Authorities have extended stricter restrictions on mass gatherings and social activities in response to the coronavirus disease (COVID-19) pandemic through at least Dec. 14. Individuals must continue to adhere to directives on social distancing, enhanced sanitization, and wearing facemasks in public spaces. The following specific restrictions on business and group activities are also in place:
• Individuals are encouraged to work from home where possible and reduce in-person meetings.
• Business operations and commercial activities must end by 2100 daily.
• Mass gatherings and social activities are prohibited, including celebratory events of any kind.
• Religious services and special rites and ceremonies (christenings, weddings, and funerals) are limited to 25 people within the place of worship.
• All bars must close by 1600, and alcohol may only be purchased for off-premises consumption; customers may not gather inside or outside of bars.
• Supermarkets, gas stations, restaurants, and food establishments may sell alcohol on a carryout basis until 2100. Dine-in services are not allowed.
• All team and competitive sporting activities, including indoor and outdoor training, competitions, gym workouts, or social activities, are suspended. One-on-one training sessions are exempt from this provision.
International entry restrictions also remain in effect. Regardless of country origin, all travelers aged five and over arriving by sea or air must produce proof of having tested negative for COVID-19 using a polymerase chain reaction (PCR) test taken within seven days before arrival. Travelers aged 18 and over must also complete a Travel Registration seven days or more before travel, as well as a Health Screening Form. Passengers in transit with a same-day onward journey do not require travel authorization.
Quarantine measures and other movement restrictions will depend on the traveler's country or territory of origin as follows:
• Caribbean Community (CARICOM) Travel Bubble: Provided the traveler has remained in the travel bubble for at least 21 days, no quarantine will be required and the traveler may stay in any accommodation except those properties that have been certified for travelers from outside the bubble. The travel bubble includes Antigua and Barbuda, Anguilla, Barbados, Dominica, and Montserrat.
• Returning Nationals and Residents: All returning nationals and residents from outside the travel bubble must complete a 14-day quarantine. Quarantine arrangements must be confirmed before travel at a COVID-19 certified accommodation or government-operated quarantine facility. Applications for home quarantine approval are possible.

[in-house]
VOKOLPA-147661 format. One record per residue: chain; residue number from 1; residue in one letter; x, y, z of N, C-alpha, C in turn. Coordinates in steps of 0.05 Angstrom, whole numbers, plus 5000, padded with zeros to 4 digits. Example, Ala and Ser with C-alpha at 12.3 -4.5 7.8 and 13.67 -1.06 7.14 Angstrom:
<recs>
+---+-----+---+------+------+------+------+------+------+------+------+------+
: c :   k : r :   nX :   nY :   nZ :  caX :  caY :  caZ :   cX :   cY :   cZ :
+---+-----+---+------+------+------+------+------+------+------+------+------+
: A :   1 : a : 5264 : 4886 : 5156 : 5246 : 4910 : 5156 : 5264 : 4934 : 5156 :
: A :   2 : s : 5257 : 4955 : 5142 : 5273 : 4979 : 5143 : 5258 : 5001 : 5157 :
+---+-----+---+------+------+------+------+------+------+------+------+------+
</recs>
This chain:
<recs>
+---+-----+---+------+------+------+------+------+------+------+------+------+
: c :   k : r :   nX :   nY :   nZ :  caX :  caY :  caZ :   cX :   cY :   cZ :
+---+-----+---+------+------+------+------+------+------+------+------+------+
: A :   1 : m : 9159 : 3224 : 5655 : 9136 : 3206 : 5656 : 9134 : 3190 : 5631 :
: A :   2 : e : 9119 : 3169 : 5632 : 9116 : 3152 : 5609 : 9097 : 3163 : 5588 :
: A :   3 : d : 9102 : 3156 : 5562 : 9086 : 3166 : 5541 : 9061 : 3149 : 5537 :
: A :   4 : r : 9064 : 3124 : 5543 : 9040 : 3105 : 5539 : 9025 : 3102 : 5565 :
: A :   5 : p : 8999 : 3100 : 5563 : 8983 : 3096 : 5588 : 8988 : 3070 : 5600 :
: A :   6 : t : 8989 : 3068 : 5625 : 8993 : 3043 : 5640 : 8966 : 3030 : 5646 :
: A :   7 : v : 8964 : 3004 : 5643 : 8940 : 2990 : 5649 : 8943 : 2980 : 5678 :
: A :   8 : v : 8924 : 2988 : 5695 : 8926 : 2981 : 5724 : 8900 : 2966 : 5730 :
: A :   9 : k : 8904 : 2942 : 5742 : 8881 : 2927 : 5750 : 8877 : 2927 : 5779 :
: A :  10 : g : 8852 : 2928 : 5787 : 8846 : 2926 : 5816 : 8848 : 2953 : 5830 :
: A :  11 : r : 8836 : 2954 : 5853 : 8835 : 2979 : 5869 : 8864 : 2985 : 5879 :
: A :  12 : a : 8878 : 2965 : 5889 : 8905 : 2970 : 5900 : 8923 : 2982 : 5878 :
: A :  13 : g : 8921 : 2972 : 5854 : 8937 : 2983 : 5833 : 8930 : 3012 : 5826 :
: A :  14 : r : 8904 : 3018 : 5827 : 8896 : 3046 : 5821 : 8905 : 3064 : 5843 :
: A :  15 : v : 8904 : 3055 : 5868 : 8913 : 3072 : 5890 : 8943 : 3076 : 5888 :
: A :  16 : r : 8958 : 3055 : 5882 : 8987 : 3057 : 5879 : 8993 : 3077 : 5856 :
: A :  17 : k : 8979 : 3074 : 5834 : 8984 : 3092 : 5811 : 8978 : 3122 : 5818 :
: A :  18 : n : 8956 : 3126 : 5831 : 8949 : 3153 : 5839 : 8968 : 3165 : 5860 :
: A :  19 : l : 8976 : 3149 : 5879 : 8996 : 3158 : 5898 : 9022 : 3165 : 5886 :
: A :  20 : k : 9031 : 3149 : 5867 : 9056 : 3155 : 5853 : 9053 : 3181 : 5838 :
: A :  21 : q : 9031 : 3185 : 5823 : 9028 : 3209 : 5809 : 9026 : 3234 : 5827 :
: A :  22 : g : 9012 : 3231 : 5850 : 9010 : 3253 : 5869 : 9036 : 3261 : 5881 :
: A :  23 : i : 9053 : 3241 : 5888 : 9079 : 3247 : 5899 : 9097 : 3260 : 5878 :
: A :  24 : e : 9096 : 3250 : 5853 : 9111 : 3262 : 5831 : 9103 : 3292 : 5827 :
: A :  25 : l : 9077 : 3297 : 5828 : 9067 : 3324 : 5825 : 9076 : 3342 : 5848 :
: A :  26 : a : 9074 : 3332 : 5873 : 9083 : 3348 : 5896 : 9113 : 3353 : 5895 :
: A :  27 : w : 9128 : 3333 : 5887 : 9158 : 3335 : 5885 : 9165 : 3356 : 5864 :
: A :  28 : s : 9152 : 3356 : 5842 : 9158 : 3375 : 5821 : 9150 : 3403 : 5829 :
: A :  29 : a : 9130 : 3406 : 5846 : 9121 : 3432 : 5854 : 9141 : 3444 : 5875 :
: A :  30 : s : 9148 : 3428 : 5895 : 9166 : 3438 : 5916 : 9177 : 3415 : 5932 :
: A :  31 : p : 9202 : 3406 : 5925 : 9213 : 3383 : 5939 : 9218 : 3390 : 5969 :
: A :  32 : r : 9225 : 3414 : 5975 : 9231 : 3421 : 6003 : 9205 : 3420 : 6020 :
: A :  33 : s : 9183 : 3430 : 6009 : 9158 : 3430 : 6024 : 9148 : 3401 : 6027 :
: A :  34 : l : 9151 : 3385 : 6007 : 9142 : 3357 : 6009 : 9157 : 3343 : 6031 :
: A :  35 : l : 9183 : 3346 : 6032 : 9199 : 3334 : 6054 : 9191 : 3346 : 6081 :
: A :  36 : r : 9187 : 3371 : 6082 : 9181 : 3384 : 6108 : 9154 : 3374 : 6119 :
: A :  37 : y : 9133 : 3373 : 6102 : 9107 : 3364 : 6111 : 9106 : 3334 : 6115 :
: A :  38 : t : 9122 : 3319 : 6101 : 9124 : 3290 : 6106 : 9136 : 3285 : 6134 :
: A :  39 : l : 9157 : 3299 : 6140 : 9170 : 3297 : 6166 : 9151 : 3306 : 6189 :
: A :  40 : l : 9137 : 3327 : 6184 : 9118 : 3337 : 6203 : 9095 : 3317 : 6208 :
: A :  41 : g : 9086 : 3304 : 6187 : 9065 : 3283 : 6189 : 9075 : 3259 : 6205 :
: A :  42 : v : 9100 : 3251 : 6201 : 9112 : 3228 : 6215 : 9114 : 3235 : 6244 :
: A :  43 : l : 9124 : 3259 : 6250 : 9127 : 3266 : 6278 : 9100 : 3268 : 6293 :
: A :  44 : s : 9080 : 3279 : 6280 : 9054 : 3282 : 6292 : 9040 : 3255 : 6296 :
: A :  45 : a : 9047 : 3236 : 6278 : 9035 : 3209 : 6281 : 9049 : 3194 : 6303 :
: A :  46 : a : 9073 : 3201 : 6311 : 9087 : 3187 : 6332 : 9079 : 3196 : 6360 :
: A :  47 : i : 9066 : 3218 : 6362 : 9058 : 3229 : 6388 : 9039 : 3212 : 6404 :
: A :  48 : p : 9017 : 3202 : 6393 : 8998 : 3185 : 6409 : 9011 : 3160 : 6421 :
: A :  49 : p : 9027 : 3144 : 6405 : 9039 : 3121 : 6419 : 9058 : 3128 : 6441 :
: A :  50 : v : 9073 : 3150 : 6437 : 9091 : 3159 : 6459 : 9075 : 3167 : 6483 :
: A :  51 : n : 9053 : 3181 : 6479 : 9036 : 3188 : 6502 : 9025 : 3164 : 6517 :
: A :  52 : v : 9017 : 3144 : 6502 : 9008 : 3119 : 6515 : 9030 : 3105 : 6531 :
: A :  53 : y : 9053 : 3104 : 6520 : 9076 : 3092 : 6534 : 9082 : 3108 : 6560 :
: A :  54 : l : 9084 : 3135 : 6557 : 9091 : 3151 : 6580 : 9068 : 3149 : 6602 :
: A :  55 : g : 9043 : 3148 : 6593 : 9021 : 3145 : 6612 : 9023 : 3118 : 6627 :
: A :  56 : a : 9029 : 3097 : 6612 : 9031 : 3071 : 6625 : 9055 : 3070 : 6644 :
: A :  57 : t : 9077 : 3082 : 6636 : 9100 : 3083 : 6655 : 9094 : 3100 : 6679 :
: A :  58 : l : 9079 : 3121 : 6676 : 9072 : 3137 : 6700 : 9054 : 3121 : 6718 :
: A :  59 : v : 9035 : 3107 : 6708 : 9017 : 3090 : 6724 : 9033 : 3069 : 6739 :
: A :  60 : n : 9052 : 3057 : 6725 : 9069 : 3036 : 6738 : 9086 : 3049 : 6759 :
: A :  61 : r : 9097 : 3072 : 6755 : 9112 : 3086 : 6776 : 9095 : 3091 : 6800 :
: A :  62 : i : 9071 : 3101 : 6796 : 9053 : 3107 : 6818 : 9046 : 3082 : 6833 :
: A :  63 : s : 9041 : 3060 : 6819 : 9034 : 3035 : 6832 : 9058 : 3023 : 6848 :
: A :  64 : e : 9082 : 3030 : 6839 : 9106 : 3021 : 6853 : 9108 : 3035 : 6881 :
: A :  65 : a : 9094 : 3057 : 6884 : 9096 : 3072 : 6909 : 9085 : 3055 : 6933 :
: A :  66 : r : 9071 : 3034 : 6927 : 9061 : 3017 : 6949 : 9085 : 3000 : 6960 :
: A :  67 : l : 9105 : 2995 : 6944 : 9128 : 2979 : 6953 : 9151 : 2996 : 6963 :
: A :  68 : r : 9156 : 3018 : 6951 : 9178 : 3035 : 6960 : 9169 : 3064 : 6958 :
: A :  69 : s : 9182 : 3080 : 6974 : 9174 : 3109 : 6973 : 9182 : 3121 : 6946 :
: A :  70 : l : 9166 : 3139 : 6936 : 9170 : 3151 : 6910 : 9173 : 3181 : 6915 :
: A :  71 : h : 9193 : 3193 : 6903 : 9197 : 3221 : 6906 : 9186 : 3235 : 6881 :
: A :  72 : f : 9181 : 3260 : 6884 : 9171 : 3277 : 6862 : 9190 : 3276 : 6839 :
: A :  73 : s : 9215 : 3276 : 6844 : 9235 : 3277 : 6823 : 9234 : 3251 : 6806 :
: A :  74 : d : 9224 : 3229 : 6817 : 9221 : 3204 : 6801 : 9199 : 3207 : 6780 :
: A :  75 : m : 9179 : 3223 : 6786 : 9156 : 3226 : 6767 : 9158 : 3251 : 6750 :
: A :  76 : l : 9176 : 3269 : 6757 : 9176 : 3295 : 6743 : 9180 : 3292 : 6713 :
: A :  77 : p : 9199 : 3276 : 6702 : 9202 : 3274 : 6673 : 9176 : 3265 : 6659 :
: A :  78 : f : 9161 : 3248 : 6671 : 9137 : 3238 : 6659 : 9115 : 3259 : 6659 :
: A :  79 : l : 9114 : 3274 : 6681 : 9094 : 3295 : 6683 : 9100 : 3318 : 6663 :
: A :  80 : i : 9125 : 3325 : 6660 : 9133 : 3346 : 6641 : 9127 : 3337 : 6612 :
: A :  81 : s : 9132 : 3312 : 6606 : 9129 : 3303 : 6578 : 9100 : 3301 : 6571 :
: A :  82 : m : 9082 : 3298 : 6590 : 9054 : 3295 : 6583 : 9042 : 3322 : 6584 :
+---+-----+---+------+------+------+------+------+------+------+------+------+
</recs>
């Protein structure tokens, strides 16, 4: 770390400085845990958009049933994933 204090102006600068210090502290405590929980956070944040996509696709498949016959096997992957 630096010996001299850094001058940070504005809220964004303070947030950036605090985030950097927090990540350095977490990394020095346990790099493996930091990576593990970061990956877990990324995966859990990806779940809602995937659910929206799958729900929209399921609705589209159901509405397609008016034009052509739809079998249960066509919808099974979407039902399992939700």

• International Travelers: Travelers are required to remain at their COVID-19 certified accommodations for the duration of their stay or for 14 days, except to participate in certified activities, tours, and excursions. Visitors may leave the certified property and travel freely after 14 days. This applies to all travelers from the US, UK, Canada, and all other areas outside the CARICOM Travel Bubble.
• Marine Arrivals: For travelers from outside the CARICOM Travel Bubble, if fewer than 14 days are spent at sea, the remainder of the 14-day quarantine period must be observed at anchor, at a designated quarantine dock, or in a COVID-19 certified property in accordance with marine protocols. Persons on vessels arriving at night must remain on board until the following morning when they will be checked by Port Health authorities.
Authorities could reimpose, extend, ease, or otherwise amend restrictions with little-to-no notice, depending on disease activity over the coming weeks.
Follow all official instructions. Abide by national health and safety measures. Reconfirm all travel arrangements and protocols. Emphasize basic health precautions, especially frequent handwashing with soap and water, or an alcohol-based hand sanitizer if soap and water are unavailable. Practice good coughing/sneezing etiquette (i.e., covering coughs and sneezes with a disposable tissue, maintaining distance from others, and washing hands). There is no evidence that the influenza vaccine, antibiotics, or antiviral medications will prevent this disease, highlighting the importance of diligent basic health precautions
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